Have you noticed the growing popularity of following a vegetarian diet in 2020?
As a result of life in a pandemic, there is a noted focus on health and wellness. In response, this is due to a number of factors. For instance, you may want to have a more positive impact on the environment, save money on groceries, or a stronger immune system to avoid catching COVID-19.
According to “The Sydney Morning Herald” a vegetarian diet including a higher intake of fruits, vegetables, whole grains, nuts, and seeds provides important nutrients that help strengthen the immune system…
There are many benefits to eating a vegetarian diet, but you could be missing important vitamins and minerals typically provided by meat if adequate plant-based sources are not consumed.
Here’s a guide on what those nutrients are, and what it means for your body’s overall health…
Six key nutrients potentially missing in a vegetarian diet and associated risks:
1. Calcium – Fragile bones, heart failure, and low blood pressure
2. Iron-Anemia, slow wound healing, and inconsistent heartbeat
3. Protein-Muscle cramping, weakness, tiredness, and muscle break down
4. Vitamin D-Low immune system, depression, muscle pain, hair loss
5. Zinc- Dry skin, flaky nails, loss of appetite, diarrhea and nausea
6. Vitamin B12- Tingling and numb feelings in hands, leg and, feet
By focusing on a few simple food tips, you can minimize associated risks and boost your immunity while following a vegetarian diet.
Seven tips to eating a balanced vegetarian diet:
- Focus on whole grains such as oats, brown rice, quinoa, whole-wheat pasta
Include a protein source at every meal such as tofu, tempeh, edamame
Consume legumes and seeds such as beans, lentils, nut mixes, and nut butters
Tie in eggs, tuna, or dairy products to ensure you get adequate enough protein sources
Eat a mixture of different fruit and vegetables
Consume meals combining grains, protein, and vegetables
Consume snacks with a combination of fruit/vegetable and protein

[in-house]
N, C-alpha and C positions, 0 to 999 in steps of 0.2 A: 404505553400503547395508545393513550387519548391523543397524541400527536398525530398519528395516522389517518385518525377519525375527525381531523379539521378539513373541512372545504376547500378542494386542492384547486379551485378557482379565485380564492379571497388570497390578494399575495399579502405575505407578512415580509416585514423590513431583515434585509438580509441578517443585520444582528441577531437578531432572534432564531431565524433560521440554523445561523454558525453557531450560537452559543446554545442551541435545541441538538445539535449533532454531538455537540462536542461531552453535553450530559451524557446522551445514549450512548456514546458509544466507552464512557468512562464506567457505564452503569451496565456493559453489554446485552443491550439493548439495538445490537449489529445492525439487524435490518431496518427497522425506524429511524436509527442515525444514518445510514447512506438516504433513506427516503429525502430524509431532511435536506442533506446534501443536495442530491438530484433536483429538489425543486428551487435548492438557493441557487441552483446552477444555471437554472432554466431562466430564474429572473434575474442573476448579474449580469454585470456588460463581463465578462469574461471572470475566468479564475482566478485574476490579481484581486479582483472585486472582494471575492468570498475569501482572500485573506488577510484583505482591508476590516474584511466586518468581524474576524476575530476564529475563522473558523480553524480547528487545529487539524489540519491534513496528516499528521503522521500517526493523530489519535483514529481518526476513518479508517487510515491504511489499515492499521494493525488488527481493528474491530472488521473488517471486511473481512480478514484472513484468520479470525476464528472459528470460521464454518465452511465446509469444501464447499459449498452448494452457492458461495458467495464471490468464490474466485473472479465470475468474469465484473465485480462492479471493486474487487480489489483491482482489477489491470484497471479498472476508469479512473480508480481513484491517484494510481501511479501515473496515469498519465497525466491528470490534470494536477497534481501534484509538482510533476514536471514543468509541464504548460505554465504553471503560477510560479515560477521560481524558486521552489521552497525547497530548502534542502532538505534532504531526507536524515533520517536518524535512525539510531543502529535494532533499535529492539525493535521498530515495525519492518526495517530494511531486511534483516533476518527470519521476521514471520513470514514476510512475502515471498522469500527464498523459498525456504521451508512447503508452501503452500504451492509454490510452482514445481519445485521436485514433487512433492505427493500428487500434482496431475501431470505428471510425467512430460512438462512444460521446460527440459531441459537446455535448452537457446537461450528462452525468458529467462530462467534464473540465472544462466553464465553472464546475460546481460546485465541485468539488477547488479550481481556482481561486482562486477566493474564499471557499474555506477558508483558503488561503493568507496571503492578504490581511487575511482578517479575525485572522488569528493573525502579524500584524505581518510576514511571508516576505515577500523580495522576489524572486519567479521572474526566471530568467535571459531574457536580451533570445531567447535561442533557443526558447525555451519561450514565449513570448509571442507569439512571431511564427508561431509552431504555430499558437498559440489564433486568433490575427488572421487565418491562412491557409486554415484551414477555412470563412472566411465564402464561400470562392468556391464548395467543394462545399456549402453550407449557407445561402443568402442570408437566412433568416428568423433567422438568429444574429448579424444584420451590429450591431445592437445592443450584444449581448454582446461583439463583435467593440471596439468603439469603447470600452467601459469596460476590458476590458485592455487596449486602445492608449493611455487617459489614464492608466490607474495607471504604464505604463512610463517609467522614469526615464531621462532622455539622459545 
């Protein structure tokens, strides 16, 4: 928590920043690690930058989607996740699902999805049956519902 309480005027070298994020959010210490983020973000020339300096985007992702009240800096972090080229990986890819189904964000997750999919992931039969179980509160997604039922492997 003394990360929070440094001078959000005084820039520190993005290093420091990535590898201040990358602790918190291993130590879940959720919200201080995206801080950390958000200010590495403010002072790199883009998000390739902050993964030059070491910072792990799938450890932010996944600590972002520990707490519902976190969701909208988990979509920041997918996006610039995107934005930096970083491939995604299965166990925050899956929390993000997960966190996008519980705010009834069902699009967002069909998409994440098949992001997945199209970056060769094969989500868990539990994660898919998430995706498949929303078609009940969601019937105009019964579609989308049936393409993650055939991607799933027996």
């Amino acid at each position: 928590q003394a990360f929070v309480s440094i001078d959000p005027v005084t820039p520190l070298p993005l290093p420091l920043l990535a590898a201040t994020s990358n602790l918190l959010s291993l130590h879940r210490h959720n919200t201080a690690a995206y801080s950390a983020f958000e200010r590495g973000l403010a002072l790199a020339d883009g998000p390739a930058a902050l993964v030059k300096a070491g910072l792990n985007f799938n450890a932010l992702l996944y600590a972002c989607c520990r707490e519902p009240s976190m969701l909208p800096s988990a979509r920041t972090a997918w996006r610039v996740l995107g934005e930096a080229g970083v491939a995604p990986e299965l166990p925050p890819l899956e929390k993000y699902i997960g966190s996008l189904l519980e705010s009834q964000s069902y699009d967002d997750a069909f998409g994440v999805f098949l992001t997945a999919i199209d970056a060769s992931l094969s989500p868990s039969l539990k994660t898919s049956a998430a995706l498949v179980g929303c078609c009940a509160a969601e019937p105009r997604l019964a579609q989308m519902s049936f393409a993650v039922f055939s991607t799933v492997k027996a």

As a backpacker, you might be wondering…
Is it possible to follow a vegetarian diet as a backpacker and stay healthy?!?
There are some nutrition professionals that believe eating meat is necessary in order to stay fit. Usually, they recommend animal products as a menu staple. On the contrary, as an endurance athlete, you are able to meet your energy needs without animal protein. You may be wondering how difficult it might be to cook vegetarian meals in the backcountry. Interestingly enough, you are able to prepare ahead of time and make vegetarian meals that can be cooked using various methods.
Eating a variety of food groups creates an overall healthy diet. Firstly, food is versatile. For whatever reason, if you choose to remove meat from your diet, there are ways to make up the nutrients it normally provides. Secondly, it is not impossible to have a well-rounded vegetarian diet out on the trails. The best way to do this is to simply translate what you like to eat at home, certainly with a lighter weight and longer shelf-life.
Five tips to eating a balanced vegetarian diet while backpacking:
1. Swap fresh food for dehydrated or freeze-dried ones
- Dried fruit and dehydrated veggies
2. Include a protein at every meal and snack
- Use whole milk, cheese, and egg white powders, nuts, and seeds in trail mixes, and pack nut butter or hummus packets
3. Focus on complex carbohydrates
- Pack minute brown rice, dried quinoa, and instant oats
4. Schedule consistent meal and snack times
- Eat every 60-90 minutes, even if you are not feeling hungry!
5. Pack supplements
- Sprinkle nutritional yeast on top of meals to add a cheesy flavor
- Mix Carnation Breakfast Essentials® packets or powdered protein mixes with water or milk powder as meal replacements
- Buy fortified energy or granola bars such as Luna® or Clif®
- Keep a multivitamin supplement in your pack as an emergency source
Alternatively, you may be thinking about packaged food products to store in your backpack.
In this case, excitedly ditch the common junk food like candy bars, potato chips, and pop tarts. Without a doubt, these are easy-to-grab options and are appealing to the taste buds. Packaged foods high in sugar, markedly don’t provide long-lasting fuel for your workout. Above all, everything is best in moderation when it comes to these “fast food” options. Along with your homemade meal plan, it is possible to pair alternatives like corn chips with homemade chili.
Hopefully, this post has provided you with some confidence that your vegetarian diet is realistic. In fact, this could be a change at home or for your next backpacking adventure. But, most importantly…
Embracing a vegetarian diet can provide security that you are eating healthy and living well.
Ready to take your vegetarian diet backpacking?
Check out our easy-to-follow recipes @ backcountryfoodie.com
Want to find out more about backpacking nutrition?
Check out these blog posts…
About the Author:
Ashley Napoleon is an aspiring Registered Dietitian, completing her Dietetic Internship through Seattle Pacific University. Some of her favorite hobbies include working out, reading, watching Disney movies, and baking. One thing she really loves about food and nutrition is how it speaks to everyone of various cultures and backgrounds. Follow her love for food, the holidays, and supporting her community through her Instagram at @ashley.napo3.